Thursday Talk Series | Augustine Ojeh Seeks Clarity of Purpose

Rigozo

Let’s play a game. Not Squid Game guys (I haven’t watched the movie but a lot of you are very loud about it). This game is simple and nonfatal, please. I want you to read the sentence below, and as you do so count the number of Fs that you find.

Awesome. How many Fs did you find? 3, 4, 5, or 6? Click here to see the answer and find out whether you are smart or not. Did you get the right answer? 😁😏

Moving on. Today, I’ll be introducing Augustine Ojeh. Let me confess. I have reason to believe that he gets high from giving expression and meaning to the world around him with words. Having recently made his acquaintance, I have no informed impression of his person. However, I can tell you that I deduced he’s a craftsman who has a sizzling relationship with words by stalking his Instagram page. Yes, that’s right! I did that. I was curious you see, and best believe that now I want to know even more about him.😂 I’m aware that he’s an earnest coach – ready to teach and also learn. He’s a book-lover, has no pet that I know of, is a certified night owl, and is an amazing writer and editor.


Q. Can you introduce yourself and what you do?

A. Augustine Ojeh here. Somewhere deep down, I reaffirm myself to be a genius but, in reality, I’m just another nobody, scratching his way upwards and seeking clarity of purpose. In my quest for clarity, I read books. I wouldn’t say it’s been a lot of books but enough to heighten my curiosity and desire to teach. What better way to learn than to teach? So, I’m a writer, editor, and writing coach. I write about business growth, global and workplace sustainability, diversity (gender, racial, and cultural), economics, and a pinch of psychology (for the love of it). However, I’m a questioner of illogical religious doctrines and the credulity of its believers. Some (including clergymen) have called me an Atheist but I’ll excuse their assertions to their purportedly ill understandings of Atheism.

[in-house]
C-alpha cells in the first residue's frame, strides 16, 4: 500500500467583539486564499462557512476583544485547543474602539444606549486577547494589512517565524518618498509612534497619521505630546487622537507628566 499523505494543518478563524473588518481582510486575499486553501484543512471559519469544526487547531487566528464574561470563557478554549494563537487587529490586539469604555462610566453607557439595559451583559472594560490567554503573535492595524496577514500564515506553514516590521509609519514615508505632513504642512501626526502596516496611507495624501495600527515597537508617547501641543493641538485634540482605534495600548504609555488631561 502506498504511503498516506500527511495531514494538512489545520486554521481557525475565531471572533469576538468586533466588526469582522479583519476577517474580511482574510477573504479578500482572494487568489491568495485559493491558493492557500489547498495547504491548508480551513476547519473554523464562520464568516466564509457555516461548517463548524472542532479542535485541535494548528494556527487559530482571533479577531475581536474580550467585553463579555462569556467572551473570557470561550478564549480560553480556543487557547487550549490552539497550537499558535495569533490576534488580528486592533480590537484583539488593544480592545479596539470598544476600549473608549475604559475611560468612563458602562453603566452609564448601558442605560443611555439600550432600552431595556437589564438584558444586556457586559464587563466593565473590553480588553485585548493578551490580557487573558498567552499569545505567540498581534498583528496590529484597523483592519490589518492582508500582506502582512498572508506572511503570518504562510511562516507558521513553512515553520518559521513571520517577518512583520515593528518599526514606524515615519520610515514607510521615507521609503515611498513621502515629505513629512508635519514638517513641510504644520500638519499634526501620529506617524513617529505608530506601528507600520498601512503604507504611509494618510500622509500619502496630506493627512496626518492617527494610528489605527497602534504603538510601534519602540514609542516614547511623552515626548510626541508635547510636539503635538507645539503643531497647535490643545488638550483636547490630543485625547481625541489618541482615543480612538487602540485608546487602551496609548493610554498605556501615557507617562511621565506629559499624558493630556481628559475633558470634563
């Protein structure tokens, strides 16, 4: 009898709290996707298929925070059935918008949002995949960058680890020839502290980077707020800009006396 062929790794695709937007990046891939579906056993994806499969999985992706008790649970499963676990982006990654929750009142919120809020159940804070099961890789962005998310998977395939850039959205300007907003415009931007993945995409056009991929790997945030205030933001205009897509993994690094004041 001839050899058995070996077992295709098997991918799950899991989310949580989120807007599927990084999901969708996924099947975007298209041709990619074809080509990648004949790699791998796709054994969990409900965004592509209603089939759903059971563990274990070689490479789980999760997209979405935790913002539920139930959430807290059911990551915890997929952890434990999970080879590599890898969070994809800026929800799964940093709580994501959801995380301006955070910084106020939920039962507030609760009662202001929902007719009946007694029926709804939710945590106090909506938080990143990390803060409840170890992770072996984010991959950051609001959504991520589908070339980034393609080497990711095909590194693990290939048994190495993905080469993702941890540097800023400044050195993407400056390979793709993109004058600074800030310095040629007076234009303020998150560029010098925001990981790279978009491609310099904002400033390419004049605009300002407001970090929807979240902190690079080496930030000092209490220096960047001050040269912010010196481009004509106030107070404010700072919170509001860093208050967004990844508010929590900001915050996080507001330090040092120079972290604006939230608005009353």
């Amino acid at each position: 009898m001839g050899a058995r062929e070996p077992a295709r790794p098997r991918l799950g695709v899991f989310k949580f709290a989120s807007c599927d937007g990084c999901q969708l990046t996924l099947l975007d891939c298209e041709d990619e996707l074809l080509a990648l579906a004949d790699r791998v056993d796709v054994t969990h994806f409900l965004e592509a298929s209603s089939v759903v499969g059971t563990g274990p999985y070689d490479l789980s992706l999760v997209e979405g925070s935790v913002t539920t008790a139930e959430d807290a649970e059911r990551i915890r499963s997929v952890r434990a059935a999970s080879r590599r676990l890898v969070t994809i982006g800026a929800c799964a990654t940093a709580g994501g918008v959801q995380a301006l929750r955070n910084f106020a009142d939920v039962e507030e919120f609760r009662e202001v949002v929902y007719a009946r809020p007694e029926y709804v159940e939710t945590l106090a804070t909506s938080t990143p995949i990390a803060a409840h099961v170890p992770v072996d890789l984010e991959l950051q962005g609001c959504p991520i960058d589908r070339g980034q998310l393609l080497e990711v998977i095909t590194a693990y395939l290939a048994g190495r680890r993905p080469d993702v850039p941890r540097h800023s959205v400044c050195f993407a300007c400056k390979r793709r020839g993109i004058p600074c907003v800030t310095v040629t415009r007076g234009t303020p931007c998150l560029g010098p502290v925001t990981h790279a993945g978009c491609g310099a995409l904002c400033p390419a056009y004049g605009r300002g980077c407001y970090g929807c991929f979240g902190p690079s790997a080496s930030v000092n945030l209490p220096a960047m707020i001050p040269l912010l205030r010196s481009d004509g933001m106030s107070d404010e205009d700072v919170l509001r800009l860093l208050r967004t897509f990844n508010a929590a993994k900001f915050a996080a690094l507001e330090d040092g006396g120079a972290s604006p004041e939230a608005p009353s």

Augustine Ojeh at his favorite space that he calls Saturn
Augustine Ojeh

Q. Why do you do your job, and would you rather do something else?